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How do I find and replace text in a file in PowerShell?

PowerShell provides several ways to find and replace text in files. This can be useful for tasks like renaming variables, updating configuration values, modifying code, and more.

In PowerShell, we can use cmdlets like Select-String to find text, and Get-Content/Set-Content to read and write file contents. We can also use regular expressions for powerful pattern matching and replacement capabilities.

Here are some common methods for finding and replacing text in files with PowerShell:

Using Select-String to Find Text

The Select-String cmdlet can search for text in files or input strings. It’s useful for finding text patterns and checking if a file contains specific words or phrases.

Here’s the basic syntax for Select-String:

Select-String -Pattern -Path

The -Pattern parameter specifies the text pattern to match. The -Path parameter points to the file to search.

For example, to search for “Windows” in a text file:

Select-String -Pattern “Windows” -Path C:\Users\admin\data.txt

This will print any line containing the word “Windows” from that file.

We can also use the -SimpleMatch switch to find exact matches instead of regex patterns:

Select-String -Pattern “Windows” -Path C:\Users\admin\data.txt -SimpleMatch

Some other useful parameters include:

– -CaseSensitive – Match case exactly
– -Quiet – Hide output, just return match boolean
– -List – Print only the matched lines
– -Encoding – Specify file encoding
– -AllMatches – Return all matches, not just first

So Select-String provides a quick way to check if a file contains some text we need to find or replace.

Reading and Writing File Contents

To actually replace text in a file, we need to read its contents into memory, perform the replacement, then write the changes back to the file.

PowerShell provides easy file I/O with Get-Content and Set-Content.

Get-Content reads a file and returns its contents as a string array:

$fileContents = Get-Content -Path C:\Users\admin\data.txt

We can then modify the array with our text replacements.

Set-Content writes the string array back to the file, overwriting it:

Set-Content -Path C:\Users\admin\data.txt -Value $fileContents

So the basic workflow is:

1. Get-Content to read the file into a variable
2. Modify the array with replacements
3. Set-Content to write the changes back

This allows simple find and replace operations.

Replacing Text with String Methods

For basic text replacement, we can use built-in .NET string methods like Replace():

$fileContents = Get-Content -Path C:\Users\admin\data.txt

$fileContents -replace “Windows”, “Linux”

Set-Content -Path C:\Users\admin\data.txt -Value $fileContents

Here we:

1. Get the file contents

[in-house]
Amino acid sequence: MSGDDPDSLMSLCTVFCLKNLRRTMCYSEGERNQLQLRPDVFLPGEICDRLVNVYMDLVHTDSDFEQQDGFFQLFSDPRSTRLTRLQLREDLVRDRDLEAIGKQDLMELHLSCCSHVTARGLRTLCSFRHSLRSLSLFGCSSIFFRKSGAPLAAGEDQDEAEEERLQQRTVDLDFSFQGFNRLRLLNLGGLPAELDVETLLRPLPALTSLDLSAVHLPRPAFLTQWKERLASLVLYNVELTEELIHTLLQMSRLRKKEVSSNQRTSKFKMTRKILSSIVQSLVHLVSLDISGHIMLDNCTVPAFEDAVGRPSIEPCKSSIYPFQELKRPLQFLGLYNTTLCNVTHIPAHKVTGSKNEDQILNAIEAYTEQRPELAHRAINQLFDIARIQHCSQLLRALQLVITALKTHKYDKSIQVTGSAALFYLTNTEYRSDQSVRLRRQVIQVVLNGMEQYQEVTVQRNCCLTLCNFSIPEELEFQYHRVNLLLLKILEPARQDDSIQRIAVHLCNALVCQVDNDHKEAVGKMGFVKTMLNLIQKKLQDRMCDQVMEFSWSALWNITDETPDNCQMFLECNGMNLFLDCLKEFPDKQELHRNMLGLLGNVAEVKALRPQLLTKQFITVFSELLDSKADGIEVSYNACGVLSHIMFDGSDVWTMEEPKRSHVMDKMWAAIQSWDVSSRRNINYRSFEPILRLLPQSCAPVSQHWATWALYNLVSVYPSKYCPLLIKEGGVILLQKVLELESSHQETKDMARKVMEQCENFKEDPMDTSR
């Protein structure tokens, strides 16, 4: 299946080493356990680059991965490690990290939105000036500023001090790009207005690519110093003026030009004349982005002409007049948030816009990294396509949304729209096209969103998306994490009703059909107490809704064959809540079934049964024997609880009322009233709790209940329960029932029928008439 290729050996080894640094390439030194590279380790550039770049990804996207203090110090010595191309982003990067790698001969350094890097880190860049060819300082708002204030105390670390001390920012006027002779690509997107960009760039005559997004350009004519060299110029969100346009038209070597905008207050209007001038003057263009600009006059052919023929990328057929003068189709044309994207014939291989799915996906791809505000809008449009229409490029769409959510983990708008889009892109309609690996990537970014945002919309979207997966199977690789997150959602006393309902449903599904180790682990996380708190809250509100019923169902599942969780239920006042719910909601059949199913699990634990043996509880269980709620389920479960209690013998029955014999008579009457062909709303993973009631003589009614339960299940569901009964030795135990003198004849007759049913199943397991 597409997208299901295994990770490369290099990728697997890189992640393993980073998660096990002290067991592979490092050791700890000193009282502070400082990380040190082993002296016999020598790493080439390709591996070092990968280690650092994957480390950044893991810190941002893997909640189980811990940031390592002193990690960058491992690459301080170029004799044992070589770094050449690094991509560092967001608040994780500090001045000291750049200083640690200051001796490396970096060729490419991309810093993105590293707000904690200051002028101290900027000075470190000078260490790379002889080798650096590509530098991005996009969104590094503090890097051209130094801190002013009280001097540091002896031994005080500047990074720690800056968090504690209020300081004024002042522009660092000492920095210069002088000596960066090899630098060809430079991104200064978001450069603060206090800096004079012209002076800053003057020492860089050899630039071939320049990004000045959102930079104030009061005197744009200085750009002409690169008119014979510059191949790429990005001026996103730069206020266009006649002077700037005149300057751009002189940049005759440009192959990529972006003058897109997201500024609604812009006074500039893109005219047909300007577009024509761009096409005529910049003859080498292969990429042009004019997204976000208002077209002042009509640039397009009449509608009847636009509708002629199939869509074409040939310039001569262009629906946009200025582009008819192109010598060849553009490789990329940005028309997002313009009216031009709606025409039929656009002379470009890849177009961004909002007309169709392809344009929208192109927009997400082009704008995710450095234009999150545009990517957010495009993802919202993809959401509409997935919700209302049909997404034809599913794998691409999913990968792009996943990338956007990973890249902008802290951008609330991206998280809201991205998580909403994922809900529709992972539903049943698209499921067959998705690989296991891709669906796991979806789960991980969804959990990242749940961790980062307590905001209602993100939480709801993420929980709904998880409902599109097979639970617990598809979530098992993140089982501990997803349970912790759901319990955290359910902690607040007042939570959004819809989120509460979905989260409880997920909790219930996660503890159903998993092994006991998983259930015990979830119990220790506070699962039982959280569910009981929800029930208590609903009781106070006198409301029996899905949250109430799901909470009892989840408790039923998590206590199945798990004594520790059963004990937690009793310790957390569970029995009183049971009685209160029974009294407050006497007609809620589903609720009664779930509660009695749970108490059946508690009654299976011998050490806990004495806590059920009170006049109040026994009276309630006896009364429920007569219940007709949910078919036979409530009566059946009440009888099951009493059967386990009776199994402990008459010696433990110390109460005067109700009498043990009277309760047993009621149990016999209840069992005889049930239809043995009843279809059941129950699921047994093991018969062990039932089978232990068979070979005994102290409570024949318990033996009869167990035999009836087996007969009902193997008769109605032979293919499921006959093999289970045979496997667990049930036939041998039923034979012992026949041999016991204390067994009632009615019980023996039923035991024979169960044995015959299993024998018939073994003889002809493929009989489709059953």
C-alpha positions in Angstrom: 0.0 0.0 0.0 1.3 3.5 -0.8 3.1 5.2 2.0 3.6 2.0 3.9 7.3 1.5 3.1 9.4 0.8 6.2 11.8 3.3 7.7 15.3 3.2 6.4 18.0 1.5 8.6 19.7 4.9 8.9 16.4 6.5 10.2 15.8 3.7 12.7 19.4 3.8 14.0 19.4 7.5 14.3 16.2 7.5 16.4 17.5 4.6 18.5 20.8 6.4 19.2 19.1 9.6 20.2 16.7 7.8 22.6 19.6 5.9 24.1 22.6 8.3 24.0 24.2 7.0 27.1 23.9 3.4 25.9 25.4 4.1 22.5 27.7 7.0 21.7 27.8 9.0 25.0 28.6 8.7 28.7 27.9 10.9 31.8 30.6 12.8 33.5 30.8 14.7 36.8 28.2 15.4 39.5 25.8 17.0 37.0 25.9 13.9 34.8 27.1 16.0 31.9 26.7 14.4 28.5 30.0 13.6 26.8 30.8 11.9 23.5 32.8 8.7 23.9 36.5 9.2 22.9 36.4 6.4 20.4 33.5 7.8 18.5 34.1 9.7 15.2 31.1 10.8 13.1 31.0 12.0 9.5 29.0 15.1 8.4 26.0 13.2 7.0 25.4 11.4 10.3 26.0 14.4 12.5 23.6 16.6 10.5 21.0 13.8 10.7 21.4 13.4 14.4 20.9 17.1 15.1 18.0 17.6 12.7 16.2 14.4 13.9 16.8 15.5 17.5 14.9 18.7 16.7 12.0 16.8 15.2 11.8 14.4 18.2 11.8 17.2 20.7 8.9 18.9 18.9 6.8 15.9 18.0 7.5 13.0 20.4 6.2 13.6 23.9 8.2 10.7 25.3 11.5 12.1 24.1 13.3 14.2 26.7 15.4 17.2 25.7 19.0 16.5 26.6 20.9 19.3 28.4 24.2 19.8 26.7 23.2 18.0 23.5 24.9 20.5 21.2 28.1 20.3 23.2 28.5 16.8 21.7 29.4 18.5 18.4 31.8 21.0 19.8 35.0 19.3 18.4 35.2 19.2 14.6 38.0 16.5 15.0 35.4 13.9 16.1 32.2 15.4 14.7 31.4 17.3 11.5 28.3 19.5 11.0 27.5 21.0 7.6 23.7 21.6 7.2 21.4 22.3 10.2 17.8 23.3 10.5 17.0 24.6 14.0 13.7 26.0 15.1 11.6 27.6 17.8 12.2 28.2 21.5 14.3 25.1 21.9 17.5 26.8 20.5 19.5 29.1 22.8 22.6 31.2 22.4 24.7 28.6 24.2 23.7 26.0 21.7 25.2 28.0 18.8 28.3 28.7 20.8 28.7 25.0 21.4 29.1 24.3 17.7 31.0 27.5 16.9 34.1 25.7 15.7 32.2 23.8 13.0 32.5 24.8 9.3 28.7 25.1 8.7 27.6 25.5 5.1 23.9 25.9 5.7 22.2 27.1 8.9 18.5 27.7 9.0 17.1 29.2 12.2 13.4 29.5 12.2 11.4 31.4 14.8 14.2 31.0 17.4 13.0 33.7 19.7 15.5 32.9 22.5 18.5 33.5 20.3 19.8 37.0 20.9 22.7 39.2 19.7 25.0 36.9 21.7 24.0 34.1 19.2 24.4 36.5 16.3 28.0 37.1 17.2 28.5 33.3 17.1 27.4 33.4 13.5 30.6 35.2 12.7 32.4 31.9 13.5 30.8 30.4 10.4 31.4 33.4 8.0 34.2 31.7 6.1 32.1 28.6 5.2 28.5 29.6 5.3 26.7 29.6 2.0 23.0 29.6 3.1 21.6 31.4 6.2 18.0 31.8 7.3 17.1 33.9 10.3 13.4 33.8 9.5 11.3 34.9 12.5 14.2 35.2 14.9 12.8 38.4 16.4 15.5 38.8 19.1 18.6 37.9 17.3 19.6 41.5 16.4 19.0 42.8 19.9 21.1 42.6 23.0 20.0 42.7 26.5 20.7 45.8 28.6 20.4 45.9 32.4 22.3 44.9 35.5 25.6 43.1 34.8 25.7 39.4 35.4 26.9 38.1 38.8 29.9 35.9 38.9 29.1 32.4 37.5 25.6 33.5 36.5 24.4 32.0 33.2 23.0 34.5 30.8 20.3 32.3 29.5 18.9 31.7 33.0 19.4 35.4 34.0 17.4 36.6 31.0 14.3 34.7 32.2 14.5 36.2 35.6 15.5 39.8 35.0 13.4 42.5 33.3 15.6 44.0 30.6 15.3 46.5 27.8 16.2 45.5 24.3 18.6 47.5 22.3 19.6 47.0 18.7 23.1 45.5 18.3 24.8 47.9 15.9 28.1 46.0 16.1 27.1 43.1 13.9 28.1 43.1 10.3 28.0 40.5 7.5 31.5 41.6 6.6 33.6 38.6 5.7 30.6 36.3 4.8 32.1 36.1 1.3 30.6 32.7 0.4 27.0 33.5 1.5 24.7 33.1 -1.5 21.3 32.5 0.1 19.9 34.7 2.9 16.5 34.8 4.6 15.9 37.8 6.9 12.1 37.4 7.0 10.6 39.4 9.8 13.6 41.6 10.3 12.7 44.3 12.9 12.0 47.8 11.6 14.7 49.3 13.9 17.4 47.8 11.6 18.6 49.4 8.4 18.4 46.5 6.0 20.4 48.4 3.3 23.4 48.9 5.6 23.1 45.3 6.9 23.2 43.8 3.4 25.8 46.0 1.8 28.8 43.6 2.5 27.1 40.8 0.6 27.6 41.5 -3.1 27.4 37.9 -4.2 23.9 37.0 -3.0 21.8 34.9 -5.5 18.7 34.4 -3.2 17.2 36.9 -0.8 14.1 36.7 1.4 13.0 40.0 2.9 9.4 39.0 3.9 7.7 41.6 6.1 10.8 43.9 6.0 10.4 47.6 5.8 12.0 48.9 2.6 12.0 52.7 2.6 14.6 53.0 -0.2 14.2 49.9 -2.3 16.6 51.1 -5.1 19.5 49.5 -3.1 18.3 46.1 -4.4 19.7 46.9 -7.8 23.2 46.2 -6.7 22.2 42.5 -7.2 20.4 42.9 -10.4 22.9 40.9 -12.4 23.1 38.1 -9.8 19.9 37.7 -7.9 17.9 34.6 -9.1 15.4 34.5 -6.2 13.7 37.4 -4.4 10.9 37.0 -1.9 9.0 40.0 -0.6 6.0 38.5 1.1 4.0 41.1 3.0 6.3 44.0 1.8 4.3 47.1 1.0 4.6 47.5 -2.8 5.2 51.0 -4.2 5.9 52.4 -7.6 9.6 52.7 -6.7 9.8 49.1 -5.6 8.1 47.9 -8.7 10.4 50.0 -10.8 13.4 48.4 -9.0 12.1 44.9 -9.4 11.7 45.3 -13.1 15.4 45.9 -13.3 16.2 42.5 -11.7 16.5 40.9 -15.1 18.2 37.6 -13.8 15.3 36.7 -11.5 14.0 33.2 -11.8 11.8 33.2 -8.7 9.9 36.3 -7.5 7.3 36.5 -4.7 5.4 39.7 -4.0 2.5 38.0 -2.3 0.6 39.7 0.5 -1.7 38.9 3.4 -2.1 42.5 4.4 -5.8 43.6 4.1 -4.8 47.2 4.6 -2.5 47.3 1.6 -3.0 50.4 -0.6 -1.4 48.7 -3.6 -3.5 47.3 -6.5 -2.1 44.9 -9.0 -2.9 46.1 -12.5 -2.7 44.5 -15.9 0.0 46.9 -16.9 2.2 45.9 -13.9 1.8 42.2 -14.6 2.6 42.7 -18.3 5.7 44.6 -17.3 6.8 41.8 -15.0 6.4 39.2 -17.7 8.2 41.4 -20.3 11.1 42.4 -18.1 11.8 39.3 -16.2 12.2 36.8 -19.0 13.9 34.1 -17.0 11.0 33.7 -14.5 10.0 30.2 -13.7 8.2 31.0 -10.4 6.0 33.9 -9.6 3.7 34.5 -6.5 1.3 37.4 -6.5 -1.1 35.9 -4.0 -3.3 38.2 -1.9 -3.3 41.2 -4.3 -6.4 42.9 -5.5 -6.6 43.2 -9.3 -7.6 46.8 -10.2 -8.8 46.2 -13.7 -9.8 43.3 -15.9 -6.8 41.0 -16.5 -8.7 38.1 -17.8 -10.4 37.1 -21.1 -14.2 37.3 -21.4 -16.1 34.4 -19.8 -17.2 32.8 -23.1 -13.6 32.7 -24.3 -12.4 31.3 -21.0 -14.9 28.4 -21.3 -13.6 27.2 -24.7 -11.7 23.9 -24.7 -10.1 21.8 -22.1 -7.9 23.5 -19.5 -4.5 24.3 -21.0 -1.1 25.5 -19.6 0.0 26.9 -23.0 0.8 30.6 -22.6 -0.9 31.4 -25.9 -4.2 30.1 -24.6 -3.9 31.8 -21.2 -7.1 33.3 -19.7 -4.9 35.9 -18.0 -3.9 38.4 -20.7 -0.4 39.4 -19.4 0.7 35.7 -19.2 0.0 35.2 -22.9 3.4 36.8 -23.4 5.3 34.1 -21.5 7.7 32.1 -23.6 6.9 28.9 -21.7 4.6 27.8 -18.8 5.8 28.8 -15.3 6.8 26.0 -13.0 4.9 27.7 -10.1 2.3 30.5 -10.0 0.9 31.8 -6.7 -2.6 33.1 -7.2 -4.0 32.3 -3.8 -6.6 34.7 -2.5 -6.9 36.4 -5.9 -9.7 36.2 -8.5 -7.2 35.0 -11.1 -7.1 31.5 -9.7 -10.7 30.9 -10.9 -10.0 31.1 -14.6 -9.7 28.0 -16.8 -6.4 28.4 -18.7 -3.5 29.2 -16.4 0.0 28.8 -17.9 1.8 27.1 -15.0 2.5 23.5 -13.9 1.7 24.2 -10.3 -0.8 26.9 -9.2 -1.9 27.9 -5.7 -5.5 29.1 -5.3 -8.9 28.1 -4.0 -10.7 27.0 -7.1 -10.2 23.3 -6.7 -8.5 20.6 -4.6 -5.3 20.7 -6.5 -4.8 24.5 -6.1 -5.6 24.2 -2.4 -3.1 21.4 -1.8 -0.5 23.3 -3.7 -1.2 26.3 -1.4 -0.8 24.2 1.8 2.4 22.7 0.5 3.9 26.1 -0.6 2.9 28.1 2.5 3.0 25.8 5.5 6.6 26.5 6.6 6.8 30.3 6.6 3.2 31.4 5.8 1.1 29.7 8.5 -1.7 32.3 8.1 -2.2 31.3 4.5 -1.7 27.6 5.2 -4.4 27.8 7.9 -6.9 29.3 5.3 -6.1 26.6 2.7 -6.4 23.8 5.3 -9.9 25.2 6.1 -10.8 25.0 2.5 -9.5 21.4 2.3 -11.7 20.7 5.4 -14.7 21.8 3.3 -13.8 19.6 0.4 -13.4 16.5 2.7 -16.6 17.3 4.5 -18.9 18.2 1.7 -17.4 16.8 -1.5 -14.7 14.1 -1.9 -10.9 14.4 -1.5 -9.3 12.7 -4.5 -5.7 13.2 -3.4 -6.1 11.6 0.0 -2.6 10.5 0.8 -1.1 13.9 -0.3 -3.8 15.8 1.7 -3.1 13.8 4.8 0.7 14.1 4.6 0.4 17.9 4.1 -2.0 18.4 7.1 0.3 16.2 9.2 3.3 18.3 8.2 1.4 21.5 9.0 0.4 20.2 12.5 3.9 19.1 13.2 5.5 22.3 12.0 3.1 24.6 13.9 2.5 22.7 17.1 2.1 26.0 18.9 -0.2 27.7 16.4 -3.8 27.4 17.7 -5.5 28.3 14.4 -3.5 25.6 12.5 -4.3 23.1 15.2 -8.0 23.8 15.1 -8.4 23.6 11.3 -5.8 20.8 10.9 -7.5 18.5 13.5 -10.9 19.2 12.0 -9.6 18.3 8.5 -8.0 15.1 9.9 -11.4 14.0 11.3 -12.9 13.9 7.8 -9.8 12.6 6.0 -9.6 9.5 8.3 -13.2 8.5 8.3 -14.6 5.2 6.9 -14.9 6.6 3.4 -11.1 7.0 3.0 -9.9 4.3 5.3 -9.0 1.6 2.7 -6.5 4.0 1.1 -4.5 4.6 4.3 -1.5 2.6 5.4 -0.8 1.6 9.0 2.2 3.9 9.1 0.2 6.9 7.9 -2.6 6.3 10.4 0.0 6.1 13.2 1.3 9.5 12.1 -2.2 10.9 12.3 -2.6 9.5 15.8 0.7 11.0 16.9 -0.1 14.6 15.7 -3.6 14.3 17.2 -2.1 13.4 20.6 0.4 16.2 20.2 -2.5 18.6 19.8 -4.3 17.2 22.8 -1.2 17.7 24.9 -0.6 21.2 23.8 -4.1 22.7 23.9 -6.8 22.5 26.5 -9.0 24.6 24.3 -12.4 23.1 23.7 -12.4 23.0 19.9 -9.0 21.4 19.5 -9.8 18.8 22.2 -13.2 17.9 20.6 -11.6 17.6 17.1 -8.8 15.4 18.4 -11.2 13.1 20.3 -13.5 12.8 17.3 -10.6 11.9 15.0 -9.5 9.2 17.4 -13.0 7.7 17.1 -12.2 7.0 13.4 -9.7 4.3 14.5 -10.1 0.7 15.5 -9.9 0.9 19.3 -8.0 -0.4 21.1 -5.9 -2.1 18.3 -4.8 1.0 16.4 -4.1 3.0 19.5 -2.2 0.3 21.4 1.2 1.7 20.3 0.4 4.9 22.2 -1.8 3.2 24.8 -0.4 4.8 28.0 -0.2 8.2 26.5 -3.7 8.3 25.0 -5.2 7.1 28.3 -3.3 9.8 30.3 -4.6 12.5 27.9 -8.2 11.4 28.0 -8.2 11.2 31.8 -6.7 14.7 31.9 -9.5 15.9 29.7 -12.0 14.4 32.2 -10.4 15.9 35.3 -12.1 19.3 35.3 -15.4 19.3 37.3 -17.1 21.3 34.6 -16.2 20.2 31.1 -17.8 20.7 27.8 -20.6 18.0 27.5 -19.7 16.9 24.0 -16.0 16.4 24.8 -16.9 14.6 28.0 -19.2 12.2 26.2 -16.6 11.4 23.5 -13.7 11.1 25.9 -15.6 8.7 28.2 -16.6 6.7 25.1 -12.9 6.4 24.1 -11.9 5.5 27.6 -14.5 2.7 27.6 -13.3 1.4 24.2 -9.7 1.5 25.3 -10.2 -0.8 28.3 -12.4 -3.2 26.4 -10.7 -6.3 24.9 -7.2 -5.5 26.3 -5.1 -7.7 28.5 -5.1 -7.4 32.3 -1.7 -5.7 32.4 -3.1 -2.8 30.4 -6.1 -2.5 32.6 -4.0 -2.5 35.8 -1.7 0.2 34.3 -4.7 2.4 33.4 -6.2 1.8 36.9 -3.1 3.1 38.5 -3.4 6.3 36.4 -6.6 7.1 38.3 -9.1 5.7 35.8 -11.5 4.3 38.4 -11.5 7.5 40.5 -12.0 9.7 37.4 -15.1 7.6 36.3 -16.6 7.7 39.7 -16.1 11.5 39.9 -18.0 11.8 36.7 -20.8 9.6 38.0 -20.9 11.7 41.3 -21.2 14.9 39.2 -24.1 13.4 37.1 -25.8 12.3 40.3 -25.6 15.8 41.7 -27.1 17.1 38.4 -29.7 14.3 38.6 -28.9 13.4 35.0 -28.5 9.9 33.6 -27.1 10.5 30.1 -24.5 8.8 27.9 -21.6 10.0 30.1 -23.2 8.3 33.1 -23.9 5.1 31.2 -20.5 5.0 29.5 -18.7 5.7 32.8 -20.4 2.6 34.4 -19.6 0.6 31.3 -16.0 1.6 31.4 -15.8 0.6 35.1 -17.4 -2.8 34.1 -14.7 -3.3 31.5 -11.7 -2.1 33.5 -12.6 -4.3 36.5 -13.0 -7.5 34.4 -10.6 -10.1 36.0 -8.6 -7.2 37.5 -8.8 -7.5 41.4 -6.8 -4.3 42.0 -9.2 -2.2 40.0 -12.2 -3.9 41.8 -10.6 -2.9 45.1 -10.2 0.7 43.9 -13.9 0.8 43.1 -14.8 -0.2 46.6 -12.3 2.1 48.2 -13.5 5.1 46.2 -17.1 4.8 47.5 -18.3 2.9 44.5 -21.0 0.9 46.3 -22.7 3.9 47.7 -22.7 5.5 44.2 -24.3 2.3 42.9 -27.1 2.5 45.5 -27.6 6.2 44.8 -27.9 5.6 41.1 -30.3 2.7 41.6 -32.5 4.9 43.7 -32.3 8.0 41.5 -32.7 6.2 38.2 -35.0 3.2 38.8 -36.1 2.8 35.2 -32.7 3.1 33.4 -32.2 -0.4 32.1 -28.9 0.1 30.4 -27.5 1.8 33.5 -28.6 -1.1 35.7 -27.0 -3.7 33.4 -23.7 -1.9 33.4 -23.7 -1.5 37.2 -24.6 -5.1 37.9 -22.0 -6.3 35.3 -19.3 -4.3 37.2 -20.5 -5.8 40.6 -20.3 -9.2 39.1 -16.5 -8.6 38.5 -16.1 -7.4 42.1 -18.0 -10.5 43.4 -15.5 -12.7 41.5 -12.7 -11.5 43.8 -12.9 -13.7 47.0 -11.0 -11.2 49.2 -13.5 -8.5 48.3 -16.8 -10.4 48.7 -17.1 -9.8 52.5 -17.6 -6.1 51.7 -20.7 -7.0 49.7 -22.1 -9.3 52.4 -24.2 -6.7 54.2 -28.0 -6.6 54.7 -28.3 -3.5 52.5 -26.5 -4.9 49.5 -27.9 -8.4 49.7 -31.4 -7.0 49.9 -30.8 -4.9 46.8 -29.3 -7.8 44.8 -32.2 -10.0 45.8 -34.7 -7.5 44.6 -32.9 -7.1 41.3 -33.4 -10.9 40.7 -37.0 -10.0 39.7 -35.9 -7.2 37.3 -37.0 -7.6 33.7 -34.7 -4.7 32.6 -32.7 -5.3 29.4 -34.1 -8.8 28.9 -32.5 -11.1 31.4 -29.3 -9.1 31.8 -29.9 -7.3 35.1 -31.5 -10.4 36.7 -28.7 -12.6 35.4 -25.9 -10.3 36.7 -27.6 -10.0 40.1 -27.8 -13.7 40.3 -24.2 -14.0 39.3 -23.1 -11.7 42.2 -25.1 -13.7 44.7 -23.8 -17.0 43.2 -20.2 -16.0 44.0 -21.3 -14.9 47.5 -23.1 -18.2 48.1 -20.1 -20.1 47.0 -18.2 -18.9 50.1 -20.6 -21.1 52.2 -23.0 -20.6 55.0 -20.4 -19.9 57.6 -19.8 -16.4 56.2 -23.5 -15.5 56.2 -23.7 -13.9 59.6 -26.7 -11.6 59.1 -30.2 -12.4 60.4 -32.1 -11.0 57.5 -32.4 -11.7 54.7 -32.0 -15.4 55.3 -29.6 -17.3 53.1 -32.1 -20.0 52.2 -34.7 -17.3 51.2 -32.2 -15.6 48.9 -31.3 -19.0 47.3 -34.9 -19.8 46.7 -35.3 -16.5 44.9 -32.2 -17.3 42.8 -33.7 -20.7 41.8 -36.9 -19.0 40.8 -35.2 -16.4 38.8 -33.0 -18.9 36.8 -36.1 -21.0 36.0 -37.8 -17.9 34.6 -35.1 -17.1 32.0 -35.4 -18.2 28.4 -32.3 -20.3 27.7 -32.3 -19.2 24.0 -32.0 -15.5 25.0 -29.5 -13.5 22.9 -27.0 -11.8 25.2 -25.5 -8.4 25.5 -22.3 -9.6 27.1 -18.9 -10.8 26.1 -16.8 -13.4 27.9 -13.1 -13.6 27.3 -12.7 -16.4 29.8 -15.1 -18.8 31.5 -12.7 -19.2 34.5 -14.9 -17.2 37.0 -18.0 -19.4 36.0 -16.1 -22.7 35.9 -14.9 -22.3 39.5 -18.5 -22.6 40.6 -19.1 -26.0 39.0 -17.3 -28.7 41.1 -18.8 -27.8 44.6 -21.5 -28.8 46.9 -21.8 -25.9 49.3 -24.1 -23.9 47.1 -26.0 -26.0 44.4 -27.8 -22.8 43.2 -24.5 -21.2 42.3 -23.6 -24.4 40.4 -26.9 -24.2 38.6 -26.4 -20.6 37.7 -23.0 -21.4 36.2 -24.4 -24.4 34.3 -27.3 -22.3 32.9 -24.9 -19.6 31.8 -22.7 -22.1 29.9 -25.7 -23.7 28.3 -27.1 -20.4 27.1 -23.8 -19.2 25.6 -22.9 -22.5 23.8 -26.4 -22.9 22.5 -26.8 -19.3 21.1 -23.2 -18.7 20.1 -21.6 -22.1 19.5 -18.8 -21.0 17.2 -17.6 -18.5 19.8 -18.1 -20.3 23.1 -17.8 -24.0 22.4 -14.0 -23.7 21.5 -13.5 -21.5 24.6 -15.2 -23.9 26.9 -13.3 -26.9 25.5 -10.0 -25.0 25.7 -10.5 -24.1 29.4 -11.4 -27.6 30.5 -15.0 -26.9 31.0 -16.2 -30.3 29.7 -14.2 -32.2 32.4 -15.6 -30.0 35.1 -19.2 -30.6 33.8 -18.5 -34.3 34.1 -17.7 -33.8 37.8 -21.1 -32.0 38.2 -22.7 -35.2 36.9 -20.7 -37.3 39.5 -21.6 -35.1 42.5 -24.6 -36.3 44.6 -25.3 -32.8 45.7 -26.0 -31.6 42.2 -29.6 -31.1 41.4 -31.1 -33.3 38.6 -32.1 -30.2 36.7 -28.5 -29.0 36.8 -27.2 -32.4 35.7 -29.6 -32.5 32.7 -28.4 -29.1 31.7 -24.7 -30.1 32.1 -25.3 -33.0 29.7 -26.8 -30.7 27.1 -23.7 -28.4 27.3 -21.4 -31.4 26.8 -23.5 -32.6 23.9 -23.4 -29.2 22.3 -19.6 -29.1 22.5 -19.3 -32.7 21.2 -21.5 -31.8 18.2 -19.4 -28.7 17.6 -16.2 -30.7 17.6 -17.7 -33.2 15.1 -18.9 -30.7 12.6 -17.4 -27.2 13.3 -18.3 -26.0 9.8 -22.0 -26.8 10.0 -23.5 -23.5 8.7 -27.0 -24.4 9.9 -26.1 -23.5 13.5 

2. Use -replace to substitue “Windows” with “Linux”
3. Write the modified content back to the file

This does a basic search and replace.

Other useful string methods include:

– Replace(oldValue, newValue) – Replace specific text
– ToLower() / ToUpper() – Change case
– Trim() – Remove leading/trailing whitespace
– Split() / Join() – Split and join strings

These give us flexibility to transform text before writing it back to the file.

Using Regular Expressions

For more complex find and replace scenarios, PowerShell supports regular expressions with the -match and -replace operators.

Regular expressions give us wildcards, quantifiers, anchors, and other advanced patterns for matching text:

# Match email addresses
[email protected]” -match “^\w+@\w+\.\w+$”

# Replace decimal numbers with fractions
“2.5” -replace “(.+)\.”, ‘$1 1/’

Here are some common regex features:

– . – Wildcard, matches any character
– \w – Word character (letter, number, underscore)
– \d – Digit
– \s – Whitespace
– * – Zero or more matches
– + – One or more matches
– ? – Optional match
– {n} – Exactly n matches
– ^ and $ – Start and end anchors
– | – Logical OR
– (…) – Groups for backreferences like $1, $2

So with regular expressions, we can search for complex patterns and make powerful replacements.

To use regex for file find/replace:

$fileContents = Get-Content file.txt
$fileContents -replace “regex”, “replacement”
Set-Content file.txt $fileContents

This allows us to modify text based on patterns, not just direct matches.

Finding and Replacing in Bulk Files

So far, we’ve seen how to find and replace text in a single file. To do this across many files, we can wrap the logic in a PowerShell loop like ForEach-Object:

Get-ChildItem -Path C:\Users\Admin\Documents -Filter *.txt |
ForEach-Object {
$content = Get-Content $_
$content -replace “Windows”, “Linux” | Set-Content $_

This loops through all .txt files, reads each one, performs the replace, then writes the changes back to the file.

The Get-ChildItem cmdlet retrieves the files using the -Filter parameter. We pipe those into ForEach-Object, which loops through each file object represented by $_.

Inside the script block, we get the content, do the replace, then output with Set-Content back to the file ($_).

This gives us a simple way to bulk process text replacement across multiple files.

Finding and Highlighting Text Matches

Sometimes you may just want to find and highlight matches instead of replacing text.

For example, you could search for important keywords and highlight them in a document.

To highlight matches, we can use the built-in .NET Regex class in PowerShell:

$content = Get-Content -Path C:\Users\Admin\document.txt

$highlight = [regex]::Matches($content, “keyword”, “RightToLeft”) |
ForEach-Object { $_.Value.Insert(0, ““).Insert($_.Length+3,”“) }

$highlight -join ”;

This inserts HTML bold tags around matched keywords to highlight them.

The key points are:

– Use [regex]::Matches to find all matches
– ForEach-Object to wrap each match in bold tags
– Join the results back together